Half-power frequencies:

As the name suggests, half-power frequencies are frequencies where the dissipated power is 1/2 the maximum power dissipated at resonance. $$ \omega_1 = \omega_2 = half\;power \; frequencies $$ One half of the maximum power is defined as: $$ p_{\omega1} = p_{\omega2} = \frac{1}{2} \Big( \frac{V_m^2}{2R} \Big) $$

Average power at half-power frequencies: $$ p_{\omega1} = p_{\omega2} = \frac{V_m^2}{4R}$$

The half-power frequencies can be determined by the following equation: $$ |\mathbb{Z}| = \sqrt{2}R $$ $$ \sqrt{ R^2+ \Big(\omega L - \frac{1}{\omega C} \Big)^2 } = \sqrt{2}R $$ Solving for omega gives us our two half-power frequencies:

Half-power frequencies $$ \omega_1 = -\frac{R}{2L} + \sqrt{\Big( \frac{R}{2L} \Big)^2 + \frac{1}{LC}} $$ $$ \omega_2 = \frac{R}{2L} + \sqrt{\Big( \frac{R}{2L} \Big)^2 + \frac{1}{LC}} $$

If we wanted to relate half-power frequencies to the resonant frequency, we would find that:

$$ \omega_o = \sqrt{\omega_1 \; \omega_2} $$

Bandwidth (B)

The term Bandwith can have different meanings depending on the application, but here we use it to refer to the difference between the two half-power frequencies (half-power Bandwith).

Half-power bandwidth is the width of the frequency band between the half-power frequencies. $$ B = \omega_2 - \omega_1 $$

Quality Factor (Q)

The Quality Factor is effectively a measurement of the "sharpness" of the resonance peak. As we mentioned above, during resonance, reactive energy is oscillating between the inductor and capacitor. "Q" relates the maximum (or peak) energy stored to the energy dissipated per cycles of oscillation.

$$ Q = 2\pi \Big( \frac{Peak\;energy\;stored\;in\;a\;circuit}{Energy\;dissipated\;by\;circuit\;in\;one\;period\;of\;resonance} \Big) $$

For a series RLC circuit, the peak energy stored is: $$ \frac{1}{2} LI^2 $$ ...and the energy dissipated in one period is: $$ \frac{1}{2} (I^2R)\Big( \frac{1}{f_o} \Big) $$ Therefore: $$ Q = 2\pi \frac{\frac{1}{2} LI^2}{\frac{1}{2} (I^2R)\Big( \frac{1}{f_o}\Big)} $$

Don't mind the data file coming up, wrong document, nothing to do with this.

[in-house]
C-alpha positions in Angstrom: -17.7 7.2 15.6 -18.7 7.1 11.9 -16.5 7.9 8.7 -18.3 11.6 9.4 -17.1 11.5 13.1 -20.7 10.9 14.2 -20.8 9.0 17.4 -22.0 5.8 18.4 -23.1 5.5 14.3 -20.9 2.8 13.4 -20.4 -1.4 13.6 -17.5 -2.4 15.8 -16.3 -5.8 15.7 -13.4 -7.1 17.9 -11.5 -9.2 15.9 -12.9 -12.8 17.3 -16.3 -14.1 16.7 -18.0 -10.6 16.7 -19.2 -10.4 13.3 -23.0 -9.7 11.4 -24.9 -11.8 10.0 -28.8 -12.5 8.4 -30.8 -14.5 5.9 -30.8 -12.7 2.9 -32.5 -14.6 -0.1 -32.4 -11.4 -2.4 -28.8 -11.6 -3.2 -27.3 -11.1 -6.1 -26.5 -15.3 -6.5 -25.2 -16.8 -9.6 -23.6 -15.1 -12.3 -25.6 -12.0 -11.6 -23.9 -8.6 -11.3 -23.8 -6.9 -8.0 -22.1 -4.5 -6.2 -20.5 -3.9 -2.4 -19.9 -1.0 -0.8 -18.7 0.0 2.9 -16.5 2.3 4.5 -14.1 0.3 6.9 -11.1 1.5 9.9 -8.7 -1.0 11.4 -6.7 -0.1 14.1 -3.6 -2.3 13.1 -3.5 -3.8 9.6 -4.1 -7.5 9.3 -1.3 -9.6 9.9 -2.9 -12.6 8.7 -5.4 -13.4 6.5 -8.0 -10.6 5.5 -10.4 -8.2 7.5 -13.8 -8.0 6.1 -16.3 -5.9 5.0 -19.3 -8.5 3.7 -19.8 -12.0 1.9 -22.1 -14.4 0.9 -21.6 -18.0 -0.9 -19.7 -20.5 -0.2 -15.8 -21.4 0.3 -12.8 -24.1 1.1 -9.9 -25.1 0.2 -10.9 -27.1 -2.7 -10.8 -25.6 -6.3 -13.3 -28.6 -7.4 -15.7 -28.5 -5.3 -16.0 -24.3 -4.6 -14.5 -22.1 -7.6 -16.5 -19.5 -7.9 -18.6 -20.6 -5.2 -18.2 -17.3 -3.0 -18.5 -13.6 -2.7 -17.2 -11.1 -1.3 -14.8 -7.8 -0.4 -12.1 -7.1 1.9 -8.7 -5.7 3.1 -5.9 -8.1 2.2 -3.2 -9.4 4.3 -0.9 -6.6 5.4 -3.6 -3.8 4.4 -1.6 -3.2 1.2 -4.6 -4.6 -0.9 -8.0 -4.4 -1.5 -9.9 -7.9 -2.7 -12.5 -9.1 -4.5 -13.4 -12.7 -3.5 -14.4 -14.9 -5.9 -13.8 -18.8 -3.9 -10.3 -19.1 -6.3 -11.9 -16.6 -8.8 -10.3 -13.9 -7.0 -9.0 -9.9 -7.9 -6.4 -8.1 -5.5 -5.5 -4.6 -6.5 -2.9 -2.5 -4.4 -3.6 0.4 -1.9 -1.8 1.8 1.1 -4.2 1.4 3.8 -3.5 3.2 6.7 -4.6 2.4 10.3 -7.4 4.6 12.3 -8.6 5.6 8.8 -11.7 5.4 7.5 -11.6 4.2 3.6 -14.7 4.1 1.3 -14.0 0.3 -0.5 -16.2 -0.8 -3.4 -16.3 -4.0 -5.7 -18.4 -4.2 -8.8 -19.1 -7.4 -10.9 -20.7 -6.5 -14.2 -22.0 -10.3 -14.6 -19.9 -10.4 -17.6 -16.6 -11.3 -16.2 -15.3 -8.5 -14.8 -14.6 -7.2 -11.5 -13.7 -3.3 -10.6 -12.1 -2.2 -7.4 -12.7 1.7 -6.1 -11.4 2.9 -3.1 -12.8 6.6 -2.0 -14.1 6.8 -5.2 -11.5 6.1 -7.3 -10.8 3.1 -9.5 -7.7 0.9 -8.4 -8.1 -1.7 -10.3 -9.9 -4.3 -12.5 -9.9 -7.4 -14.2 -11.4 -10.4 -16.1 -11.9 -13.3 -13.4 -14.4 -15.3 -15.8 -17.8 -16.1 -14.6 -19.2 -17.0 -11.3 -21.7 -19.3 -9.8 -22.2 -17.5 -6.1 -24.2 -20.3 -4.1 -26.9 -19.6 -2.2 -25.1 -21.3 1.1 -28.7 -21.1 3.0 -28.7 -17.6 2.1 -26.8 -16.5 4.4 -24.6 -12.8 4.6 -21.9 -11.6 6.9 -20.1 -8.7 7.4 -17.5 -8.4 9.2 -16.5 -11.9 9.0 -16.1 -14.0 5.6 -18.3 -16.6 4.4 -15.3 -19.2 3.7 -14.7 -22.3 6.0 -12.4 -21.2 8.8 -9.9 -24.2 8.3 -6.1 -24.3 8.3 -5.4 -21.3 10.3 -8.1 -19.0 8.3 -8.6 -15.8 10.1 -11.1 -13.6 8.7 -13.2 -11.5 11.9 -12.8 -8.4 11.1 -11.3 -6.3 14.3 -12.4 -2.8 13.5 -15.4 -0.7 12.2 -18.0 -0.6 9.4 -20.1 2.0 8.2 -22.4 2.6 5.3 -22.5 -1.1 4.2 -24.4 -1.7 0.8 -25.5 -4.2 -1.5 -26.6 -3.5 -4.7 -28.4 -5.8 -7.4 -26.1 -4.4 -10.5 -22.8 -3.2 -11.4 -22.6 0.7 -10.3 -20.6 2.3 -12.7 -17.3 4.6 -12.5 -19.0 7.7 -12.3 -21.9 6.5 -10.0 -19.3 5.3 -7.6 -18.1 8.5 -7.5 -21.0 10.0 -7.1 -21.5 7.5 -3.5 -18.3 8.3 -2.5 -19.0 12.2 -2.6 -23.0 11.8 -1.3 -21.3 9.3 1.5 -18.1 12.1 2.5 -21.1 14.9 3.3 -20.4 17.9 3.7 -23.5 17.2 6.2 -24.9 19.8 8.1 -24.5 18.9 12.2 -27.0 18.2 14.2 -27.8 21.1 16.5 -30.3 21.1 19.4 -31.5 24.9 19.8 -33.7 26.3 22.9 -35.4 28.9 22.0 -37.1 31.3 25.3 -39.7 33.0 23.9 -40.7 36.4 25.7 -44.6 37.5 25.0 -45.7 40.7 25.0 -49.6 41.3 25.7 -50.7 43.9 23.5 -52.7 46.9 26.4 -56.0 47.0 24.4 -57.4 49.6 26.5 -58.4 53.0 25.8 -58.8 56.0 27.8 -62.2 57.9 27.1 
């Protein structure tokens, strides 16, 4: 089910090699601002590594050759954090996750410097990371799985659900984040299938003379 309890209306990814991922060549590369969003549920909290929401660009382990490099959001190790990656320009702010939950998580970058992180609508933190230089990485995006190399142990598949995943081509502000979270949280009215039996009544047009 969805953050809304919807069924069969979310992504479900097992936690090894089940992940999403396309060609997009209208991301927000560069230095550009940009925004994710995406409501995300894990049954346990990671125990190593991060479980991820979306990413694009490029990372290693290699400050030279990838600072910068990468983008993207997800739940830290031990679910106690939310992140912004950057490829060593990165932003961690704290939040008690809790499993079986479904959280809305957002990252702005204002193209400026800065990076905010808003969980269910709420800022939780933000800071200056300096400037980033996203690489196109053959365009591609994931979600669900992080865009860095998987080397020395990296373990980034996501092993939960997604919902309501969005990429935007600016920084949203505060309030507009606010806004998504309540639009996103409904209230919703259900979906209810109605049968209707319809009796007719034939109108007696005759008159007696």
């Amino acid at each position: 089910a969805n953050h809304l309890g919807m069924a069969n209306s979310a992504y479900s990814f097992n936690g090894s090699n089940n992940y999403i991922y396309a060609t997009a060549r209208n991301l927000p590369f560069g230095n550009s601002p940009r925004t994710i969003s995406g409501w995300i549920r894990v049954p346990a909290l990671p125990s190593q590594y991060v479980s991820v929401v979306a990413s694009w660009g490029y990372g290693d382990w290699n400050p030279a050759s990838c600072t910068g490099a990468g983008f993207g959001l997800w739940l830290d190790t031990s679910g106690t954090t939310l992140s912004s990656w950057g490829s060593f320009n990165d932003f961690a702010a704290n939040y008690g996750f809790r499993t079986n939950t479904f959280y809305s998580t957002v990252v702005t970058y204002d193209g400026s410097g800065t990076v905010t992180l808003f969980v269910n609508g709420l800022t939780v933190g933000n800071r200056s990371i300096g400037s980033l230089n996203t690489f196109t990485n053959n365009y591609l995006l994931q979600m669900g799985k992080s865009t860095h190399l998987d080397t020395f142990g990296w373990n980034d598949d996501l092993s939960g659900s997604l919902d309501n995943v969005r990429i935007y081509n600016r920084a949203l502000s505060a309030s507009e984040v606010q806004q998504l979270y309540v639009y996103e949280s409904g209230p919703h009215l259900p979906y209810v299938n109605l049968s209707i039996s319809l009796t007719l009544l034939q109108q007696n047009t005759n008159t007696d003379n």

$$ Q = \frac{2\pi f_o L}{R} = \frac{\omega_o L}{R} = \frac{1}{\omega_o C R} $$ The Quality Factor (Q) is a dimensionless unit.

Relating Bandwidth (B) to Quality Factor (Q)

Recall our definition of Bandwith (B): $$ B = \omega_2 - \omega_1 $$ ...as well as our definitions of our two half-power frequencies: $$ \omega_1 = -\frac{R}{2L} + \sqrt{\Big( \frac{R}{2L} \Big)^2 + \frac{1}{LC}} $$ $$ \omega_2 = \frac{R}{2L} + \sqrt{\Big( \frac{R}{2L} \Big)^2 + \frac{1}{LC}} $$ If we plug in the half-power frequency equations into the equation for Bandwith we end up getting: $$ B = \frac{2R}{2L} = \frac{R}{L} \qquad,(Eqn\;4) $$ Additionally, we defined the quality factor (Q) as: $$ Q = \frac{\omega_o L}{R} $$ We can rearrange the terms of this expression to get: $$ \frac{R}{L} = \frac{\omega_o}{Q} \qquad,(Eqn\;5) $$ Substituting equation #5 into equation #4 gives us: $$ B = \frac{\omega_o}{Q} $$ We could also play around with the expressions we have derived so far to get: $$ B = \omega_o^2 CR $$ This gives us four expressions for the half-power Bandwith (B):

Expressions for half-power Bandwith (B):

$$ B = \omega_2 - \omega_1 $$ $$ B = \frac{R}{L} $$ $$ B = \frac{\omega_o}{Q} $$ $$ B = \omega_o^2 CR $$

Quality Factor (Q) and Selectivity

Up above we determined that: $$ B = \frac{\omega_o}{Q} $$ Rearranging terms gives us: $$ Q = \frac{\omega_o}{B} $$ For a resonant circuit, we can think of the Quality Factor as the ratio of resonant frequency to bandwith. The higher the value of Q, the smaller the bandwith and the more "selective" the circuit is.


"Selectivity" is the ability of the circuit to respond to certain frequencies while discriminating against all other frequencies. To select or reject a narrow band of frequencies, "Q" must be high. On the other hand, a low value for "Q" allows for the selection of a wider band of frequencies. The magnitude plots below helps illustrate this:

Quality factor and selectivity.

Resonant circuits are designed to operate at or near their resonant frequency.

High-Q circuits:

A circuit is considered to be "high-Q" when: $$ Q \geq 10 \qquad,"High-Q \; Circuit" $$ In a high-Q circuit, the half-power frequencies are taken to be symmetrical about the resonant frequency such that: $$ \omega_1 \approx \omega_o - \frac{B}{2} $$ $$ \omega_2 \approx \omega_o + \frac{B}{2} $$

Continue on to series resonance (example problem)...